CNN's very own John Zarrella got this inclusive opportunity to sit in on an eye exam given to one NASA astronaut who, like many, has come back from his long duration space flight missions and had changes to his vision. What exactly happened? Take a look.


UNIDENTIFIED MALE: You can't do this in space.

JOHN ZARRELLA, CNN CORRESPONDENT (voice-over): Astronaut Mike Barratt undergoes an eye exam. No big deal, right?


ZARRELLA: But unlike your eyes or mine, the future of human deep space could be riding literally on astronaut eyesight.

TERRY TADDEO, ACTING CHIEF OF SPACE MEDICINE: I would say this is our top priority at the moment. In terms of establishing countermeasures for long duration space flight, this has all of our attention.

ZARRELLA: Why? You see, Barratt is one of 10 astronauts who have return from long space station missions with changes to their eyesight, sometimes permanent and not at all good.

The cause? A mystery.

DR. ROBERT GIBSON, SENIOR VISION CONSULTANT: What we're seeing is structural changes to the retina. We're seeing wrinkles or folds on a microscopic level to these areas.

ZARRELLA: And as this image shows, the back of Mike's eye has flattened out.

GIBSON: See the farsighted shift, again the cause for the farsighted shift appears to be globe flattening.

ZARRELLA: In some cases, back on Earth, the eyes correct themselves, but not Barratt's.

BARRATT: I'm kind of eagle-eyed at long distance. But I depended up on close up specs.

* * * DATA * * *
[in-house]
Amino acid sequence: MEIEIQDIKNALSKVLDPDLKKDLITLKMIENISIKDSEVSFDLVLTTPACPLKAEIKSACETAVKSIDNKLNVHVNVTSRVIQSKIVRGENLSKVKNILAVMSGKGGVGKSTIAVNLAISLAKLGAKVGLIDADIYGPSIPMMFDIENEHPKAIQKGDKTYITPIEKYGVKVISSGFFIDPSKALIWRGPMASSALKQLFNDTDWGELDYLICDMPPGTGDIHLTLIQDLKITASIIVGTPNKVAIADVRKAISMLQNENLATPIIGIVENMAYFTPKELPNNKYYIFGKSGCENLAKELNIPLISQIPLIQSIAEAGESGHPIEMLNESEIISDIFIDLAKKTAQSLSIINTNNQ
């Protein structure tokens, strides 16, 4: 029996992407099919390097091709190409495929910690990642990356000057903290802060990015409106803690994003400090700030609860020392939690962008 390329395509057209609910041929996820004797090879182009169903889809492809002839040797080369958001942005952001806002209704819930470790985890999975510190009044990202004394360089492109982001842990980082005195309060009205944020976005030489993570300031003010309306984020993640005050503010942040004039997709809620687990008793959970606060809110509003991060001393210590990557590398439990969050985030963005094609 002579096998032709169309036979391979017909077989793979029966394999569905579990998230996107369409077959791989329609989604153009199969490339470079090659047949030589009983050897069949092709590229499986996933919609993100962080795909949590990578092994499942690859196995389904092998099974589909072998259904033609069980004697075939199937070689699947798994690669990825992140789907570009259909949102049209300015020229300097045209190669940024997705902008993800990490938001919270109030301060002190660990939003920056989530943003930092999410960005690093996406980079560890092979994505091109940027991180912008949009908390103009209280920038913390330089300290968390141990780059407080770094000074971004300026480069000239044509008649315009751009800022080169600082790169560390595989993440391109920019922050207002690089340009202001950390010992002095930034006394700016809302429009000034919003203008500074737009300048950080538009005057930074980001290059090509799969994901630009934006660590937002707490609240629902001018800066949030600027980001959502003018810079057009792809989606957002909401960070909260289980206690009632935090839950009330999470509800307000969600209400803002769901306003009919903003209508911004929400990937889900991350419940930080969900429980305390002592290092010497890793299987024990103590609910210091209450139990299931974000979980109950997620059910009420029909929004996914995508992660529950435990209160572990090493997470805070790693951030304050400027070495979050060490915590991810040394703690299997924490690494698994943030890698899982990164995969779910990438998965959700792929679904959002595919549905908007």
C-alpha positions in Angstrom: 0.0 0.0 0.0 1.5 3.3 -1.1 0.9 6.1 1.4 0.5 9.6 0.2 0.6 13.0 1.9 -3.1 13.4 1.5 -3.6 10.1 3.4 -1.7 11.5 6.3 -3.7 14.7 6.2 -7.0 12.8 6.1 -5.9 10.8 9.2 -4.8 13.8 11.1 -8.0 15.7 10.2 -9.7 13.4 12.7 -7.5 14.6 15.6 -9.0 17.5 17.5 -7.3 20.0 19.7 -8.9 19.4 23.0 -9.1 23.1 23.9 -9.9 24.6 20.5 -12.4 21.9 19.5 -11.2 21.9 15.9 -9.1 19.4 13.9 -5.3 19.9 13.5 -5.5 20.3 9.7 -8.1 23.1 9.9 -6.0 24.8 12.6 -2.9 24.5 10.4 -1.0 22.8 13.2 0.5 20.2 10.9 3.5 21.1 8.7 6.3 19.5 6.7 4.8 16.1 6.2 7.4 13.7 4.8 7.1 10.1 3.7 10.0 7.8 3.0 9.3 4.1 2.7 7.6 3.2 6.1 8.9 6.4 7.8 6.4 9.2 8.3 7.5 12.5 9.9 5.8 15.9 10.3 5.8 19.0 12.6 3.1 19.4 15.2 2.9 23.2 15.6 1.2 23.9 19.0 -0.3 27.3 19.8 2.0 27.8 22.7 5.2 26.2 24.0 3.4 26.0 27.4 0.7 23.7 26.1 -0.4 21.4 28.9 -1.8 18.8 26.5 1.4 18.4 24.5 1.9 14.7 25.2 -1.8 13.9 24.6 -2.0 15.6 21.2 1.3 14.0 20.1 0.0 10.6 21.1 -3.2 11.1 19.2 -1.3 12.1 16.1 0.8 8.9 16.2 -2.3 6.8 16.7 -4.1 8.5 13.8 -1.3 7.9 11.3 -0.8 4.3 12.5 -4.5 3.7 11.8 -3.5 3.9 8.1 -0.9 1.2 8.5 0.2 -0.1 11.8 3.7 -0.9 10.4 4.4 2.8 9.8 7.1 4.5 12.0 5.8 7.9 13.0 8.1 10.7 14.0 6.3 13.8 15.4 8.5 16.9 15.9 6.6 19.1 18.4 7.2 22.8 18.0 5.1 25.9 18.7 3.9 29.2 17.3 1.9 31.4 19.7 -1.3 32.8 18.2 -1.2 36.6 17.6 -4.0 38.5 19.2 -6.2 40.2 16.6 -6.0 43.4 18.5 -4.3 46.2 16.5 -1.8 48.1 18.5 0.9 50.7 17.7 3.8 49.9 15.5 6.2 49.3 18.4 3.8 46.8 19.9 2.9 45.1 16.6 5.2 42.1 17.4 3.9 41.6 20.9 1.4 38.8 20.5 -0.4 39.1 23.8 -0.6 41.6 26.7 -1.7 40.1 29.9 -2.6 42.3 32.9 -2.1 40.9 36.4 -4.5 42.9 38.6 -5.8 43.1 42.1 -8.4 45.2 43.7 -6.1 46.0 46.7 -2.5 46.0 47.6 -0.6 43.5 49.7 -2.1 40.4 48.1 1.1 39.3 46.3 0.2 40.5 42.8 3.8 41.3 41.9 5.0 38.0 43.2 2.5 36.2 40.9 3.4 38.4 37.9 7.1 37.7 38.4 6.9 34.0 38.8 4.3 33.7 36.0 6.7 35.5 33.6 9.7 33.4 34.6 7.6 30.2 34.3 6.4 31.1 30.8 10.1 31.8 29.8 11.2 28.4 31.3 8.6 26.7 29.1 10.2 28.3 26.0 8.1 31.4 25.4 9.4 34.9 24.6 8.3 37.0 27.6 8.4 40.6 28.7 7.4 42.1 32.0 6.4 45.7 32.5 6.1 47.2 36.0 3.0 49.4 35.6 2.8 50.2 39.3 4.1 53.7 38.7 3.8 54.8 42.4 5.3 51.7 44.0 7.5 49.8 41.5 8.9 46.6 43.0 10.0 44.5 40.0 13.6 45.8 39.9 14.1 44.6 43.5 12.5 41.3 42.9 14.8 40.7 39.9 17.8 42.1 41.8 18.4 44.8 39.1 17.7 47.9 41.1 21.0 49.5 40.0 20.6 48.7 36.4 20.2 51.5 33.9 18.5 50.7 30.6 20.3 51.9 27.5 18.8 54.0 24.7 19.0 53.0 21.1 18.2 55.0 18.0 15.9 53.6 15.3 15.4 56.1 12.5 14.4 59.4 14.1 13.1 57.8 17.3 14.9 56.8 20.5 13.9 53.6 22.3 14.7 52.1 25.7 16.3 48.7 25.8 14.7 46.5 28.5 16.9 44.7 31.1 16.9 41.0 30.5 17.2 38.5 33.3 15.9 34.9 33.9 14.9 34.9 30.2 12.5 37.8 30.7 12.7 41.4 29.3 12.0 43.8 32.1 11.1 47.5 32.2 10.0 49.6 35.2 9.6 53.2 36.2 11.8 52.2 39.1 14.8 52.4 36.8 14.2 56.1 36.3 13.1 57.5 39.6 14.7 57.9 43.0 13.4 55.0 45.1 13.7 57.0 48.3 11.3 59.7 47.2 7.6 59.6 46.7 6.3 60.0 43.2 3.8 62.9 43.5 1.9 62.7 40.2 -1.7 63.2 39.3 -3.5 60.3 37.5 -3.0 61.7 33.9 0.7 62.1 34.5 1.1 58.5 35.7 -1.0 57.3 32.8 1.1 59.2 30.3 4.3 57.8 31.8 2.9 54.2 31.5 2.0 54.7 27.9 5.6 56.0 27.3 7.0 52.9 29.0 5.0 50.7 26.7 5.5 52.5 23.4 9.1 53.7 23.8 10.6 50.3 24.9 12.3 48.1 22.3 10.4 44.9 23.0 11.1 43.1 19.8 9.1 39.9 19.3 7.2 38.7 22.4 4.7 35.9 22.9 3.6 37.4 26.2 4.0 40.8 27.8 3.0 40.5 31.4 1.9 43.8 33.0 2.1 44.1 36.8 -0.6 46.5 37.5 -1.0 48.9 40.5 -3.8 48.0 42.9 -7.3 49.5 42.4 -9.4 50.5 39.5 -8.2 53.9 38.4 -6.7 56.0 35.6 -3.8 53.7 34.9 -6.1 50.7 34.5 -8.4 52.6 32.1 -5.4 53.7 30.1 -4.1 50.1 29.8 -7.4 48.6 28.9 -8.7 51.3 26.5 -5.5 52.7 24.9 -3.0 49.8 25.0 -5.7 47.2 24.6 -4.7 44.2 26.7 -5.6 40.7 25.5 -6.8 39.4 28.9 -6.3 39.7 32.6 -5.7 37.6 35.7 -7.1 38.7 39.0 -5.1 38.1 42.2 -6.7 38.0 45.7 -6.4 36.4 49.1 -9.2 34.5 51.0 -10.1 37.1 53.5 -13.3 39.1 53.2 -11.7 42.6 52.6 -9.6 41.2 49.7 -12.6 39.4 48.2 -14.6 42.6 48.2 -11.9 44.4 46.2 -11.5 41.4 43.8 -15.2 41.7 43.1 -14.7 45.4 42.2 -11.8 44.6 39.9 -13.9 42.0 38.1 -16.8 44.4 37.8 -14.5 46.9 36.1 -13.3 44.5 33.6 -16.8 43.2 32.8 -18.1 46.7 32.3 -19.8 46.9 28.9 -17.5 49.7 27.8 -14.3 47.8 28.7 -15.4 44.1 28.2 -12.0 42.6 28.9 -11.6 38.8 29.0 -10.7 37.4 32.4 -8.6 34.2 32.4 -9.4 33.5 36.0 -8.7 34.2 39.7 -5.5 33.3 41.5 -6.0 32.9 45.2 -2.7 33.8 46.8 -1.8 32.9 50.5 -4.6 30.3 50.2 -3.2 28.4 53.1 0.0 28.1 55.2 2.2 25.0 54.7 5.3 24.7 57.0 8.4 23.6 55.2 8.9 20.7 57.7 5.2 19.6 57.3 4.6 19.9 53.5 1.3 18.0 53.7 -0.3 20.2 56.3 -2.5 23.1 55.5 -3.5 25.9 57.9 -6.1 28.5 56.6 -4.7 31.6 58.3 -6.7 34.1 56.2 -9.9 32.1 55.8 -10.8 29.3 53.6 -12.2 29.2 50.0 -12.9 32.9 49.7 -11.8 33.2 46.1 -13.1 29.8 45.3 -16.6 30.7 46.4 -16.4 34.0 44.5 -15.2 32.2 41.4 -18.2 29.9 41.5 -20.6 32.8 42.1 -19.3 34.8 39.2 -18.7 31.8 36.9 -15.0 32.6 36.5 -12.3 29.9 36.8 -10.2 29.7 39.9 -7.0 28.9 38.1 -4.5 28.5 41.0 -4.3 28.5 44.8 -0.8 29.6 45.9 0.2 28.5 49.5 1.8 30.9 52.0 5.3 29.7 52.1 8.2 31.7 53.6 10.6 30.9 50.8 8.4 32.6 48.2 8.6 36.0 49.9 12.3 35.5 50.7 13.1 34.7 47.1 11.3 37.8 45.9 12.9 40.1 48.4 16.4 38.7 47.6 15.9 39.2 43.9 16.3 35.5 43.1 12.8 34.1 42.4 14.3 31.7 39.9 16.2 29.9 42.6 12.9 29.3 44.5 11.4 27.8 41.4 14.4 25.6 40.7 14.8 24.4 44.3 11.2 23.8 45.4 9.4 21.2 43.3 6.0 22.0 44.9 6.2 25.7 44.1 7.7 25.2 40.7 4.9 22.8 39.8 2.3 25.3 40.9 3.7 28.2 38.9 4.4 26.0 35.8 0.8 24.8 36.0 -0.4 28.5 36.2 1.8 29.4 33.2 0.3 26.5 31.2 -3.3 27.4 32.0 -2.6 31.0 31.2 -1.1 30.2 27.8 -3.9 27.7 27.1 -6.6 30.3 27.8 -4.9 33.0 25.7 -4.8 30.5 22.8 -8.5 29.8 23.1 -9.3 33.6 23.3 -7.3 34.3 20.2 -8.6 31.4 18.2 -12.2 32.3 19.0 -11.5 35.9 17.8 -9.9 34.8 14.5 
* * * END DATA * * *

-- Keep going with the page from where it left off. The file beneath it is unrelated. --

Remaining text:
ZARRELLA: Doctors say the problem has only occurred in male astronauts. It's possibly from an increase in pressure inside the cranium caused by microgravity. Doctors don't know if the problem might worsen or even lead to blindness on longer flights, say to Mars. ZARRELLA (on camera): Over the next five years, NASA is spending about $18 billion to develop a new big rocket and this Orion spacecraft to send astronauts on those deep space missions.

ZARRELLA (voice-over): If the problem isn't solved, human Mars missions could be in trouble. The alternative? Get them there a lot faster.

BARRATT: I'm still hopeful that in 20 years, we'll have advanced propulsion capabilities that can get us there on a matter of weeks to maybe a very few months. And then a lot of these problems go away.

ZARRELLA: Doctors are intensely working the problem with space station crews, undergoing on-orbit exams and using special glasses called SuperFocus. But so far, there haven't been eye-opening breakthroughs.

John Zarrella, CNN, at the Kennedy Space Center in Florida.


GUPTA: And NASA astronaut Mike Barratt joins me now from the Johnson Space Center in Houston.

Thanks for joining us.

You know, this is fascinating. It's one of those things where you might not predict this or guess something like this would happen.

Let me ask you, first of all, how are your eyes now? Have they stayed affected by your trip?

BARRATT: Well, yes, they have, pretty much. I spent 199 days in space in 2009 and landed in October of that year. So the vision changes that we noticed have been pretty static since then.

So, again, what it is, is a farsighted shift. And if you wear the right corrective lenses, we're totally functional and that's kind of a hallmark here. Everybody is perfectly functional with their eye changes, even if they persist. But there's a lot more the scientists envision that work.

GUPTA: And the other thing is that when people's pressure comes down, oftentimes their vision improves. But, again, in your case, it didn't happen.

And something else that was sort of striking, it was just in men.